Fitchett D.H.,University of Toronto |
Mancini G.B.J.,University of British Columbia |
Gregoire J.,Montreal Heart Institute |
Anderson T.,University of Calgary |
McPherson R.,Ottawa Heart Institute
Canadian Journal of Cardiology | Year: 2014
Decisions for statin therapy in the primary prevention of atherosclerotic cardiovascular disease are generally made using the 10-year Framingham Risk Score (FRS). Even when a family history of premature cardiovascular disease is taken into account, there is often ambiguity about the need for statin therapy for patients with a 10-year FRS of 5%-19% and low-density lipoprotein cholesterol <3.5 mmol/L. Current Canadian dyslipidemia guidelines recommend consideration of a diversity of other factors, including biochemical measurements and imaging studies to help determine whether the calculated FRS might be misleadingly low and whether statin therapy might, therefore, be prudent. However, efficient use of the plethora of secondary factors makes this decision process itself potentially ambiguous. This brief summary provides a practical approach for using clinical information, basic biochemical tests, and more specialized tests, such as carotid ultrasound and coronary artery calcium scoring, to identify groups of patients at greater risk for atherosclerotic cardiovascular disease than suggested by the FRS. © 2014 Canadian Cardiovascular Society.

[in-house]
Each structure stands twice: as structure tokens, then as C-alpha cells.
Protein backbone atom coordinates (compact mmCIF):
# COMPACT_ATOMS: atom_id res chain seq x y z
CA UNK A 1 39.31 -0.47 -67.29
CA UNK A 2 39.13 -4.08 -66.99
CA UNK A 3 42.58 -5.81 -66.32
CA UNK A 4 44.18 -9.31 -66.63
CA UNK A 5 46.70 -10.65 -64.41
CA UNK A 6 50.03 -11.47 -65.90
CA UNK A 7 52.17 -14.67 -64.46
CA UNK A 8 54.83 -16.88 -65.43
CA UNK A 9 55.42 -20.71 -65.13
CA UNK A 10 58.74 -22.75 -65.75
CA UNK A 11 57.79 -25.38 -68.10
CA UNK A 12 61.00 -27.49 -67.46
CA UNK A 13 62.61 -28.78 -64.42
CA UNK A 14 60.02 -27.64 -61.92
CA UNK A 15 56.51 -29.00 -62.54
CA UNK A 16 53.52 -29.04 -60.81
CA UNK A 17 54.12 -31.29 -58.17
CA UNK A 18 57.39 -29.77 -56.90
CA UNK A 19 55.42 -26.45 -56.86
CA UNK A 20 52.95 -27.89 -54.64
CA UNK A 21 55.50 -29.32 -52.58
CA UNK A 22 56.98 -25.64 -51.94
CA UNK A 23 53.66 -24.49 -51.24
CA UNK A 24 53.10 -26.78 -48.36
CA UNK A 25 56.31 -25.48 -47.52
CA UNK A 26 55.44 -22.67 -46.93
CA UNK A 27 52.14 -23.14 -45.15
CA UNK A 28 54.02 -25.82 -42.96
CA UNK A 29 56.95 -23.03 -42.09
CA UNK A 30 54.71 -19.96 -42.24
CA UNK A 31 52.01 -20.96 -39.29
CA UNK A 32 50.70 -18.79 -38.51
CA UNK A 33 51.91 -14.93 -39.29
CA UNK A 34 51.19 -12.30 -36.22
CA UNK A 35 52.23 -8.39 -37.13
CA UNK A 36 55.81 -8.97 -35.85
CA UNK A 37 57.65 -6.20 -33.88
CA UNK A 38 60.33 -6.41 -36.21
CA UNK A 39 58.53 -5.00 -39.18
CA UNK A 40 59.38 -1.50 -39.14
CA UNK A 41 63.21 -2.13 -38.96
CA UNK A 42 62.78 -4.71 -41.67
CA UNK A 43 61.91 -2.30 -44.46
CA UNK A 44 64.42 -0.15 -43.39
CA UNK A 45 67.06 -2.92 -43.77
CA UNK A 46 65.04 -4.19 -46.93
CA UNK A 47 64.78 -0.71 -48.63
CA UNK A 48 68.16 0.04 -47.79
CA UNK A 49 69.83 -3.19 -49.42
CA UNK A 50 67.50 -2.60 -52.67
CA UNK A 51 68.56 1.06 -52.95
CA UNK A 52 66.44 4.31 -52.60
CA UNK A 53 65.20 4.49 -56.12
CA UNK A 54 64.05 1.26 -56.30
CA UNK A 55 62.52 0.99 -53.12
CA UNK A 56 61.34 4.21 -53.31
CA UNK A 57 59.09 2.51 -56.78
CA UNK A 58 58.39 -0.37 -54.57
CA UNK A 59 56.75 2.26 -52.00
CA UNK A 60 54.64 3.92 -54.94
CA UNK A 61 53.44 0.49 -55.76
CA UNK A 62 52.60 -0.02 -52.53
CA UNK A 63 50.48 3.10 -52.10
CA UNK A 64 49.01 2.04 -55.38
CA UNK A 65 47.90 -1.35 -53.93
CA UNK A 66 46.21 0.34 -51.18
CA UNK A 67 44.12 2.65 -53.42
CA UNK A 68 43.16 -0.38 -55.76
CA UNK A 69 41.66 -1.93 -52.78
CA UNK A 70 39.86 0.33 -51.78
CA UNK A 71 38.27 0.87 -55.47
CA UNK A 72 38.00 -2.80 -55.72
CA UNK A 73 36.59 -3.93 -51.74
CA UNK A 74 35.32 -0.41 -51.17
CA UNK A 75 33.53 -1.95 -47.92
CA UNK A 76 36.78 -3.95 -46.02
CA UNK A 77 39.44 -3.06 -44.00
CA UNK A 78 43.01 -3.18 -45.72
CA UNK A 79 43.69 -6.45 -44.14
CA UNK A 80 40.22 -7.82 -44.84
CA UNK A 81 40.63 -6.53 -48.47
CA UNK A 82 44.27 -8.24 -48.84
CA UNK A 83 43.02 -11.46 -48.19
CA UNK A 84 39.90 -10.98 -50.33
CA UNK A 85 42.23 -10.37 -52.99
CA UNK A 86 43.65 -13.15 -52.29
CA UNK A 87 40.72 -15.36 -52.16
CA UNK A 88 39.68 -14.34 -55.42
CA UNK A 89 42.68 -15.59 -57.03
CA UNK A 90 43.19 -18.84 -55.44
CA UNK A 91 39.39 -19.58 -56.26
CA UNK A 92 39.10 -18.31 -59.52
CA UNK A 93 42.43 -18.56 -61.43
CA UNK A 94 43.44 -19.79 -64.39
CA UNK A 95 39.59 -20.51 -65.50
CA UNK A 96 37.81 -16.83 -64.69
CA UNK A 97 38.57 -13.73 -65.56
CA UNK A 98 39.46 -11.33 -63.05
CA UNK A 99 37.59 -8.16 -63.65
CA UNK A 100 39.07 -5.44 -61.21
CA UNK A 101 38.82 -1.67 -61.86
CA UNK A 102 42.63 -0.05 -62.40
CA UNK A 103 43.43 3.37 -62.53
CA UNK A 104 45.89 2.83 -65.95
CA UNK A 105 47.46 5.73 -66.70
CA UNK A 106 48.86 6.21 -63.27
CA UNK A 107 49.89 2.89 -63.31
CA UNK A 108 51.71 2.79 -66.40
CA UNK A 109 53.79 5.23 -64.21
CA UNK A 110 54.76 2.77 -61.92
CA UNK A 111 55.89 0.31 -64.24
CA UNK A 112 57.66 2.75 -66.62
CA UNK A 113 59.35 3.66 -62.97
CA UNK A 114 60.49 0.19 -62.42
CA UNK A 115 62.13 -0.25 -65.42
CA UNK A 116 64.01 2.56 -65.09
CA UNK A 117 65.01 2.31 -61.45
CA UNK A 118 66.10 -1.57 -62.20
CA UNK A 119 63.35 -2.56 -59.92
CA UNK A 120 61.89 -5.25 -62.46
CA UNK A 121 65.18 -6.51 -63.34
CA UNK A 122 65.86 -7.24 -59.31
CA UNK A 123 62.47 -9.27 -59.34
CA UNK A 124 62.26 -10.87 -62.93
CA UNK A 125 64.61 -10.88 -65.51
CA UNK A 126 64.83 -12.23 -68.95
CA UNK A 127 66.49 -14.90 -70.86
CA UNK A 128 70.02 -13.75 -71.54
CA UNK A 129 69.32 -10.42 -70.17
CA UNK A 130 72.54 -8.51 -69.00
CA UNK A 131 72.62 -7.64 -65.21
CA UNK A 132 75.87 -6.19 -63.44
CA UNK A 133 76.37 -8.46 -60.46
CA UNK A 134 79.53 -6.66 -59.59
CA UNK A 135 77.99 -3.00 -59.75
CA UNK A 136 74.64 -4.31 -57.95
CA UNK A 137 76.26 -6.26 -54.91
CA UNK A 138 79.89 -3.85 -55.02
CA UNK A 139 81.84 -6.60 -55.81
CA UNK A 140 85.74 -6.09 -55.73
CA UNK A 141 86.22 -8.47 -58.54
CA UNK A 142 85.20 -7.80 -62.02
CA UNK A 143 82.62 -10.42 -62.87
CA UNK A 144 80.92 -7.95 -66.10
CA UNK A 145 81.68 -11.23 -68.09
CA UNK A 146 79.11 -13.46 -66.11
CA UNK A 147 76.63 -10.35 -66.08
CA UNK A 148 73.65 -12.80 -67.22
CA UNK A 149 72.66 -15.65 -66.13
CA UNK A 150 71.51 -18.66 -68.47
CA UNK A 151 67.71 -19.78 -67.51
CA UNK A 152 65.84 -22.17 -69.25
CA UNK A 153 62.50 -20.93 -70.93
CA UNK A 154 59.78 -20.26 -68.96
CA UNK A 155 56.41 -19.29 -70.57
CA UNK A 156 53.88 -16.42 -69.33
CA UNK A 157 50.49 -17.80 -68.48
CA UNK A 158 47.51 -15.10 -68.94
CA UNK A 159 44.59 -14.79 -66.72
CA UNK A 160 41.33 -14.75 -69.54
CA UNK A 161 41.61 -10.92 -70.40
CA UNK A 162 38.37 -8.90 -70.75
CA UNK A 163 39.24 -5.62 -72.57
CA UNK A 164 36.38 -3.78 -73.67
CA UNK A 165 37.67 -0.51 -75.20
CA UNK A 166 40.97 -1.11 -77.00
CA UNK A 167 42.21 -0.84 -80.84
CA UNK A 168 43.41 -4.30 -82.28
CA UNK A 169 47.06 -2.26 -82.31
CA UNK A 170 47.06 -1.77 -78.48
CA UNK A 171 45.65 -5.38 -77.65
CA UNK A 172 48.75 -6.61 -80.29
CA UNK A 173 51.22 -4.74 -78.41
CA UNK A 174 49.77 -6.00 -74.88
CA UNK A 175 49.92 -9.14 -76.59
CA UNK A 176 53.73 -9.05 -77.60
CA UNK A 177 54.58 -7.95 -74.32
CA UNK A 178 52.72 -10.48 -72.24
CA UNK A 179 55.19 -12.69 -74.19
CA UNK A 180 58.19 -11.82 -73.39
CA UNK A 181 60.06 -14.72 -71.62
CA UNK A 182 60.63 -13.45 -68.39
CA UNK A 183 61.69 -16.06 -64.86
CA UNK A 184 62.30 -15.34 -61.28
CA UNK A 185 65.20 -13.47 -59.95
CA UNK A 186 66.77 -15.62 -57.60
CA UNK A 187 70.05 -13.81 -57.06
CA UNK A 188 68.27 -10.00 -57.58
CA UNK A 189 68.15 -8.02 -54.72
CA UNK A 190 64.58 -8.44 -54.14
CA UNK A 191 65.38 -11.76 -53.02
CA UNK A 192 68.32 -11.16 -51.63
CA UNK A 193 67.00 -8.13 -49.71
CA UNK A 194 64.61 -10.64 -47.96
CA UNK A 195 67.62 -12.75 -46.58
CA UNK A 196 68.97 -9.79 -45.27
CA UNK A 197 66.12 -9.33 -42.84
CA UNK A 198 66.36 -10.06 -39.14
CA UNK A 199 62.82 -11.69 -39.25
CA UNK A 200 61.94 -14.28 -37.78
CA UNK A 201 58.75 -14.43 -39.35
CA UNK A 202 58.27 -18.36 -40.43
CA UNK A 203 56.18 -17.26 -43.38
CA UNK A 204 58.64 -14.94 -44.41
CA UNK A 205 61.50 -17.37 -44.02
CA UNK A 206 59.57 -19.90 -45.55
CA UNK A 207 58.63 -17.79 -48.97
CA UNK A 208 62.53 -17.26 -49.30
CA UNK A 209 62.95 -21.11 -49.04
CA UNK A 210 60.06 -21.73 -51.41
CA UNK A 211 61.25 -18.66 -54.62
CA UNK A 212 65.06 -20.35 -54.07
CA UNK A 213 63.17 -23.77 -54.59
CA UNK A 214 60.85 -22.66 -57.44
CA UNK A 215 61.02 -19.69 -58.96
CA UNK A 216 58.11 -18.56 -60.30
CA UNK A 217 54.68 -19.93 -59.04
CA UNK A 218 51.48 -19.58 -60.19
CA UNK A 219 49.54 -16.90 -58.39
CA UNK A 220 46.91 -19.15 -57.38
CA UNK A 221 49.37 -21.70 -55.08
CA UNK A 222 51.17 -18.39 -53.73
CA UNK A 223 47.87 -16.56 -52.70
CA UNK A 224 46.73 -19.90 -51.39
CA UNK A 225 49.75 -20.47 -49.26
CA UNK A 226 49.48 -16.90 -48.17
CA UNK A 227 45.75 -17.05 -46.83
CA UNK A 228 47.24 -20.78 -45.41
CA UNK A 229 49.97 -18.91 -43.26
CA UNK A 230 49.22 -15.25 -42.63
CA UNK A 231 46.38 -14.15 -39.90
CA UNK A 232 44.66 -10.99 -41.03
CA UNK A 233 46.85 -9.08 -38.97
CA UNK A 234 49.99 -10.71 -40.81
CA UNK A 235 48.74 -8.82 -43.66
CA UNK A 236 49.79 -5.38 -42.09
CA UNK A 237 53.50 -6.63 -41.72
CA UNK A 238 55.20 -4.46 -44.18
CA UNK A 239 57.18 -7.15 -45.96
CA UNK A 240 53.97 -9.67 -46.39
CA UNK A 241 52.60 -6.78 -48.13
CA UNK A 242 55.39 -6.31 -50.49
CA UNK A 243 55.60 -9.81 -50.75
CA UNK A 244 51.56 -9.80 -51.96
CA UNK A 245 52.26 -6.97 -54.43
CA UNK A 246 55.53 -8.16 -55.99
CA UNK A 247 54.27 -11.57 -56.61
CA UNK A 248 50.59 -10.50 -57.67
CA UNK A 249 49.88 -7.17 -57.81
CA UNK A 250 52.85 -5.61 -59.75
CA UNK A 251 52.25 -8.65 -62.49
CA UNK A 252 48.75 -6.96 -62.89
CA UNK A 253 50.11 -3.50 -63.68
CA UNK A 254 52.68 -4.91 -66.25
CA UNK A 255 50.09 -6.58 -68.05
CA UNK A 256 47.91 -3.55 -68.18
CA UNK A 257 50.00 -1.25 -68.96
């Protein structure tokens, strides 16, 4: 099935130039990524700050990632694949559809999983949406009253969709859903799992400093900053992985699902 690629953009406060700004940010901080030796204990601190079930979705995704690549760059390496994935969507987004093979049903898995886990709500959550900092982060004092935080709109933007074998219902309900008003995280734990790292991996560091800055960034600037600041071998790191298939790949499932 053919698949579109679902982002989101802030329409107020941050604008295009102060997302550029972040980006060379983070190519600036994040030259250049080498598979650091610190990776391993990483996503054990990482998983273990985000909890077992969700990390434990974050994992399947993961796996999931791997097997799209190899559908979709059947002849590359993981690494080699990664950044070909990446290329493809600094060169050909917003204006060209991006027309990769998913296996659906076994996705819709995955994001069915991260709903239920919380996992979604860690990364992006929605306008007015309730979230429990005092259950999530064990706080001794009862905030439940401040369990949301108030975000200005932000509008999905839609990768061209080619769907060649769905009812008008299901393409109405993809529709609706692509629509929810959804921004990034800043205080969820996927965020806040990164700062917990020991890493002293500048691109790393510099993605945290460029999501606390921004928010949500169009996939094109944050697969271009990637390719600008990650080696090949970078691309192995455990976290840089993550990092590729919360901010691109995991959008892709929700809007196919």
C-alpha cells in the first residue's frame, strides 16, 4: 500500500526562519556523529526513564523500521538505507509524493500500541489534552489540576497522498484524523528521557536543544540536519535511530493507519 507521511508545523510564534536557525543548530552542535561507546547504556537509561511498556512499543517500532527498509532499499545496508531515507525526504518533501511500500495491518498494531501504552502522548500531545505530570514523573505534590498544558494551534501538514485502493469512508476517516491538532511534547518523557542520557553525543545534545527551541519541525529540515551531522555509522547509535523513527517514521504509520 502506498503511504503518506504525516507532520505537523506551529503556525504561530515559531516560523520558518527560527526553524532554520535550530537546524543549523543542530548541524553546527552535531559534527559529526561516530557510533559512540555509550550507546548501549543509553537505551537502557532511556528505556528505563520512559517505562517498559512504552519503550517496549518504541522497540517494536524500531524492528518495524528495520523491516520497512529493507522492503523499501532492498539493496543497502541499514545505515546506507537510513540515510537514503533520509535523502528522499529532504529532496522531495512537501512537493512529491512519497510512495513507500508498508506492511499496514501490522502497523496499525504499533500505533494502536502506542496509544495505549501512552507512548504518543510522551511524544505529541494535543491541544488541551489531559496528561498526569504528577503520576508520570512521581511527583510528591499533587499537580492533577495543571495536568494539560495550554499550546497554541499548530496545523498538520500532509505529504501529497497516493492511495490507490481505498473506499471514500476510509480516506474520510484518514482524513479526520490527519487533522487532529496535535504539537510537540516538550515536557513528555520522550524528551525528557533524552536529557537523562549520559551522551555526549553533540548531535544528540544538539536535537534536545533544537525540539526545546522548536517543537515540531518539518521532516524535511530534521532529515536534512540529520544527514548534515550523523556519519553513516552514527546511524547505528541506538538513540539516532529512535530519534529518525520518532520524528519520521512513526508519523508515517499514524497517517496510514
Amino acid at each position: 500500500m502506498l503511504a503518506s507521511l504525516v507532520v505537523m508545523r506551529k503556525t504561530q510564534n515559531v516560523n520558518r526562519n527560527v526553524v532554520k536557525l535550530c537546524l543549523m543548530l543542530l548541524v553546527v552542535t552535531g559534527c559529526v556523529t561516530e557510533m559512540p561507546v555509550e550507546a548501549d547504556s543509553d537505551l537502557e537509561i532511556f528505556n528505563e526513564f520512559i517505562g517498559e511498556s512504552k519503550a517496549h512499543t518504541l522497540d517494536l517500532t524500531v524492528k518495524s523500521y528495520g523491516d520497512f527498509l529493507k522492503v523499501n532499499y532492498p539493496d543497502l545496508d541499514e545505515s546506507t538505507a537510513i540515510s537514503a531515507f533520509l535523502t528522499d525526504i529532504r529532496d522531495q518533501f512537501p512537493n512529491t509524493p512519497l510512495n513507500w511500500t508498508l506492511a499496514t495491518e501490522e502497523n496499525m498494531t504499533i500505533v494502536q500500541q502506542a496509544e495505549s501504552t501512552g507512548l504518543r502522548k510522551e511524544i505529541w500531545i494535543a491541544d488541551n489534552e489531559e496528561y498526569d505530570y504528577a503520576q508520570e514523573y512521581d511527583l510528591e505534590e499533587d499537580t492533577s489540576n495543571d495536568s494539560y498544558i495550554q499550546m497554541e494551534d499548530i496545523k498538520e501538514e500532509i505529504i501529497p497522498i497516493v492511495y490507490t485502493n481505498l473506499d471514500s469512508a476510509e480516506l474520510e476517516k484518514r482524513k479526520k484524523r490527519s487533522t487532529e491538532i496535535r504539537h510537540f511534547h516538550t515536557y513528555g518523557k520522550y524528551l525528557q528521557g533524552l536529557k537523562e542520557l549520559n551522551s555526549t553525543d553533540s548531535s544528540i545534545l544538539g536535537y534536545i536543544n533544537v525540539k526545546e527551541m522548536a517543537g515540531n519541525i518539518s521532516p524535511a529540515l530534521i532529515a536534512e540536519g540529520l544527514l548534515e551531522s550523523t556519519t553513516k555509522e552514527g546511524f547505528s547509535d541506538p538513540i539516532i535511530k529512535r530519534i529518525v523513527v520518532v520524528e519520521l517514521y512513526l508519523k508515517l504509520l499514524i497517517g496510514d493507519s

Mascall K.S.,University of Aberdeen |
Small G.R.,University of Aberdeen |
Small G.R.,Ottawa Heart Institute |
Gibson G.,University of Aberdeen |
Nixon G.F.,University of Aberdeen
Journal of Cell Science | Year: 2012
Following myocardial infarction, angiogenesis occurs as a result of thrombus formation, which permits reperfusion of damaged myocardium. Sphingosine 1-phosphate (S1P) is a naturally occurring lipid mediator released from platelets and is found in high concentrations at sites of thrombosis. S1P might therefore be involved in regulating angiogenesis following myocardial infarction and might influence reperfusion. The aims of this study were to determine the effects of S1P in human coronary arterial cell angiogenesis and delineate the subsequent mechanisms. An in vitro model of angiogenesis was developed using a co-culture of human coronary artery endothelial cells, human coronary smooth muscle cells and human fibroblasts. In this model, S1P inhibited angiogenesis and this was dependent on the presence of smooth muscle cells. The mechanism of the inhibitory effect was through S1P-induced release of a soluble mediator from smooth muscle cells. This mediator was identified as tissue inhibitor of metalloproteinase-2 (TIMP-2). Release of TIMP-2 was dependent on S1P-induced activation of Rho kinase and directly contributed to incomplete formation of endothelial cell adherens junctions. This was observed as a diffuse localisation of VE-cadherin, leading to decreased tubulogenesis. A similar inhibitory response to S1P was demonstrated in an ex vivo human arterial model of angiogenesis. In summary, S1P-induced inhibition of angiogenesis in human artery endothelial cells is mediated by TIMP-2 from vascular smooth muscle cells. This reduces the integrity of intercellular junctions between nascent endothelial cells. S1P might therefore inhibit the angiogenic response following myocardial infarction. © 2012.